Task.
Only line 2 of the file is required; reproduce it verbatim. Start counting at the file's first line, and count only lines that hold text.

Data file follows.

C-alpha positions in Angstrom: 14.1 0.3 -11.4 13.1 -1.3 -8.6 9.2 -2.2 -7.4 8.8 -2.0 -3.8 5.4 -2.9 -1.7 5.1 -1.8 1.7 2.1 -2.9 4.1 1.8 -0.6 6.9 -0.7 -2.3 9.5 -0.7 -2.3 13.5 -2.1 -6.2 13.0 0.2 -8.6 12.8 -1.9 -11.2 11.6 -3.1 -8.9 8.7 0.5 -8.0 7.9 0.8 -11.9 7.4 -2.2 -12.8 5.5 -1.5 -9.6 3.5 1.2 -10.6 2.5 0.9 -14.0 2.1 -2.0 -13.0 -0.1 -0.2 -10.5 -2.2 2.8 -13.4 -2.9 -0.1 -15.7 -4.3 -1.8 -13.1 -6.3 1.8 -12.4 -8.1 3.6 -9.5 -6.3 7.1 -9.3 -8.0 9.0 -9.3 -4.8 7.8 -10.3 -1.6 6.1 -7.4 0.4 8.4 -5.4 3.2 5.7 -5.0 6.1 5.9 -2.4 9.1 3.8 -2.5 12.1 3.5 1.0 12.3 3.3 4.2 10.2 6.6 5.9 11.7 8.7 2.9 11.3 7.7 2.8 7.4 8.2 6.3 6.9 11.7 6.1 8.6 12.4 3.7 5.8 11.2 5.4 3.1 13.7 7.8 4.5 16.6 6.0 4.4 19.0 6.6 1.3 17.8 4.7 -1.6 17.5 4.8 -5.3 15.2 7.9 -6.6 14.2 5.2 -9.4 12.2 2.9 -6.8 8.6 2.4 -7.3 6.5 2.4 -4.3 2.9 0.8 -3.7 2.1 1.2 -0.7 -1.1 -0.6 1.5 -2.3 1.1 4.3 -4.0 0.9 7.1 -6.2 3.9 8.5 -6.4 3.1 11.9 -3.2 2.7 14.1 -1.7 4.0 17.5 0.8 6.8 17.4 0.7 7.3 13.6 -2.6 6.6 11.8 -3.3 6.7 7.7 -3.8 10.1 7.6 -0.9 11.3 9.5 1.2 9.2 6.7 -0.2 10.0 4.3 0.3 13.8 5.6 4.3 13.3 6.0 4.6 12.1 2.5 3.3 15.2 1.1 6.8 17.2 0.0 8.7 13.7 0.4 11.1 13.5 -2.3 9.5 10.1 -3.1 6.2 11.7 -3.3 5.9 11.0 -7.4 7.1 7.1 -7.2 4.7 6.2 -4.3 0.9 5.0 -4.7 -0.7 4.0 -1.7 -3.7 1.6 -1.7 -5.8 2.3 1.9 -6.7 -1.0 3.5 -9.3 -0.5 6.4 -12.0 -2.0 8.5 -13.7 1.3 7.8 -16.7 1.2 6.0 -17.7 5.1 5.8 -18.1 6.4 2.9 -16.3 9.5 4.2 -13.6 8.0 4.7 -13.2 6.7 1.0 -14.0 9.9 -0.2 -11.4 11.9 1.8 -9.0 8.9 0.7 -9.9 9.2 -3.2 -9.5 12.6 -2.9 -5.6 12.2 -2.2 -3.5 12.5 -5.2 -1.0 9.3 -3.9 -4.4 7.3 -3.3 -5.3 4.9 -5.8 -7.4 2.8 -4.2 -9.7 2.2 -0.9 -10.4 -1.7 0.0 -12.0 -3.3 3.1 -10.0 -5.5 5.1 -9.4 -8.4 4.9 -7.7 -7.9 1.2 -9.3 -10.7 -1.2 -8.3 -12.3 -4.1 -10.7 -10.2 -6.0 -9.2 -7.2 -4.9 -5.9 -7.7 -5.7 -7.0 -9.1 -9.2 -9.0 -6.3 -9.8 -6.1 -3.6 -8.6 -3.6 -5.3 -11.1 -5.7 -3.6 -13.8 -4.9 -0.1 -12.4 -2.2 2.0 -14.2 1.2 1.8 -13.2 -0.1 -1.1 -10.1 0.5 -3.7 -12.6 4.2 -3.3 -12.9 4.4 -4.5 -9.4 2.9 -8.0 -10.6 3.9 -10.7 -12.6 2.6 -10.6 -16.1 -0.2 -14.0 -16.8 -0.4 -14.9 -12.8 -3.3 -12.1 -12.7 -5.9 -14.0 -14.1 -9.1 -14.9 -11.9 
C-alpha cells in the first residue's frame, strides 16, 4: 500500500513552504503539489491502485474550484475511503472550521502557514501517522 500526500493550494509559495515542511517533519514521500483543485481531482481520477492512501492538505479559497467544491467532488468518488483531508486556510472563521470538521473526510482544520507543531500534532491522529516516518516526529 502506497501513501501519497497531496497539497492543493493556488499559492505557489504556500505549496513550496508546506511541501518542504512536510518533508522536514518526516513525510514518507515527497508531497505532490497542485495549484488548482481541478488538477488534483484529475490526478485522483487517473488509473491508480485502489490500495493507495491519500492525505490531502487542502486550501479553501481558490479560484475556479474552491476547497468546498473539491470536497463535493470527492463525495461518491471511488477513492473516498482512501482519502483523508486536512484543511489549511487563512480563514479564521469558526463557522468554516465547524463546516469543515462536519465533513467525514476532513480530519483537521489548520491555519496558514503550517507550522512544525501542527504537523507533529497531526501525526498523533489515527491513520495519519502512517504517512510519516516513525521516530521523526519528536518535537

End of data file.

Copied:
C-alpha cells in the first residue's frame, strides 16, 4: 500500500513552504503539489491502485474550484475511503472550521502557514501517522 500526500493550494509559495515542511517533519514521500483543485481531482481520477492512501492538505479559497467544491467532488468518488483531508486556510472563521470538521473526510482544520507543531500534532491522529516516518516526529 502506497501513501501519497497531496497539497492543493493556488499559492505557489504556500505549496513550496508546506511541501518542504512536510518533508522536514518526516513525510514518507515527497508531497505532490497542485495549484488548482481541478488538477488534483484529475490526478485522483487517473488509473491508480485502489490500495493507495491519500492525505490531502487542502486550501479553501481558490479560484475556479474552491476547497468546498473539491470536497463535493470527492463525495461518491471511488477513492473516498482512501482519502483523508486536512484543511489549511487563512480563514479564521469558526463557522468554516465547524463546516469543515462536519465533513467525514476532513480530519483537521489548520491555519496558514503550517507550522512544525501542527504537523507533529497531526501525526498523533489515527491513520495519519502512517504517512510519516516513525521516530521523526519528536518535537